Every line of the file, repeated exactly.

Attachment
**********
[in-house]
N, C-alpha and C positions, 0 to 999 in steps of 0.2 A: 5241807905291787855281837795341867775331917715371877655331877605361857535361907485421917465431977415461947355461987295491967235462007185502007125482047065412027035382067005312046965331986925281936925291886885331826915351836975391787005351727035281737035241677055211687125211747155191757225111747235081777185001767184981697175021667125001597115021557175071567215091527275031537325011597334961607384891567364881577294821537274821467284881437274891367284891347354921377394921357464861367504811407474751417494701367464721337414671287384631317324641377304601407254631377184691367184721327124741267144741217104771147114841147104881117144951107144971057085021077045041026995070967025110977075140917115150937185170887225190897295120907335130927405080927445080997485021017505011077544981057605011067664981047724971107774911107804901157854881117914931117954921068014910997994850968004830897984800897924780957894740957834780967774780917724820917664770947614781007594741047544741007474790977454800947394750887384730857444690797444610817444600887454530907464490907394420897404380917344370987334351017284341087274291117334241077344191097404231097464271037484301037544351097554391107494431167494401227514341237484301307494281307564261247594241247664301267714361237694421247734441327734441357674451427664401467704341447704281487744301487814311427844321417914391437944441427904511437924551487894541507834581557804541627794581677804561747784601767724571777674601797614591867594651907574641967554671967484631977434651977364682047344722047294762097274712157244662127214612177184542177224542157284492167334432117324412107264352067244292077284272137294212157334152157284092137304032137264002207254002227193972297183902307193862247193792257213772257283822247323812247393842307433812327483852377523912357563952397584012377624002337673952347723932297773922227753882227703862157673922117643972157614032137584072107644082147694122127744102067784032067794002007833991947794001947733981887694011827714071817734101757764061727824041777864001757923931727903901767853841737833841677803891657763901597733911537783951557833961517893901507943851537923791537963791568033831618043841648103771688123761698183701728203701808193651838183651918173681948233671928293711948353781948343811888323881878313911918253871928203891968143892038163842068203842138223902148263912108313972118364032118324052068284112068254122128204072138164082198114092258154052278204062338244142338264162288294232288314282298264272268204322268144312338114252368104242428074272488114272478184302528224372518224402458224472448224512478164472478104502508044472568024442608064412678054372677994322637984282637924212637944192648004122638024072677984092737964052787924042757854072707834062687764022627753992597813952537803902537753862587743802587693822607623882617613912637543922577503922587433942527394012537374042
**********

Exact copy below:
[in-house]
N, C-alpha and C positions, 0 to 999 in steps of 0.2 A: 5241807905291787855281837795341867775331917715371877655331877605361857535361907485421917465431977415461947355461987295491967235462007185502007125482047065412027035382067005312046965331986925281936925291886885331826915351836975391787005351727035281737035241677055211687125211747155191757225111747235081777185001767184981697175021667125001597115021557175071567215091527275031537325011597334961607384891567364881577294821537274821467284881437274891367284891347354921377394921357464861367504811407474751417494701367464721337414671287384631317324641377304601407254631377184691367184721327124741267144741217104771147114841147104881117144951107144971057085021077045041026995070967025110977075140917115150937185170887225190897295120907335130927405080927445080997485021017505011077544981057605011067664981047724971107774911107804901157854881117914931117954921068014910997994850968004830897984800897924780957894740957834780967774780917724820917664770947614781007594741047544741007474790977454800947394750887384730857444690797444610817444600887454530907464490907394420897404380917344370987334351017284341087274291117334241077344191097404231097464271037484301037544351097554391107494431167494401227514341237484301307494281307564261247594241247664301267714361237694421247734441327734441357674451427664401467704341447704281487744301487814311427844321417914391437944441427904511437924551487894541507834581557804541627794581677804561747784601767724571777674601797614591867594651907574641967554671967484631977434651977364682047344722047294762097274712157244662127214612177184542177224542157284492167334432117324412107264352067244292077284272137294212157334152157284092137304032137264002207254002227193972297183902307193862247193792257213772257283822247323812247393842307433812327483852377523912357563952397584012377624002337673952347723932297773922227753882227703862157673922117643972157614032137584072107644082147694122127744102067784032067794002007833991947794001947733981887694011827714071817734101757764061727824041777864001757923931727903901767853841737833841677803891657763901597733911537783951557833961517893901507943851537923791537963791568033831618043841648103771688123761698183701728203701808193651838183651918173681948233671928293711948353781948343811888323881878313911918253871928203891968143892038163842068203842138223902148263912108313972118364032118324052068284112068254122128204072138164082198114092258154052278204062338244142338264162288294232288314282298264272268204322268144312338114252368104242428074272488114272478184302528224372518224402458224472448224512478164472478104502508044472568024442608064412678054372677994322637984282637924212637944192648004122638024072677984092737964052787924042757854072707834062687764022627753992597813952537803902537753862587743802587693822607623882617613912637543922577503922587433942527394012537374042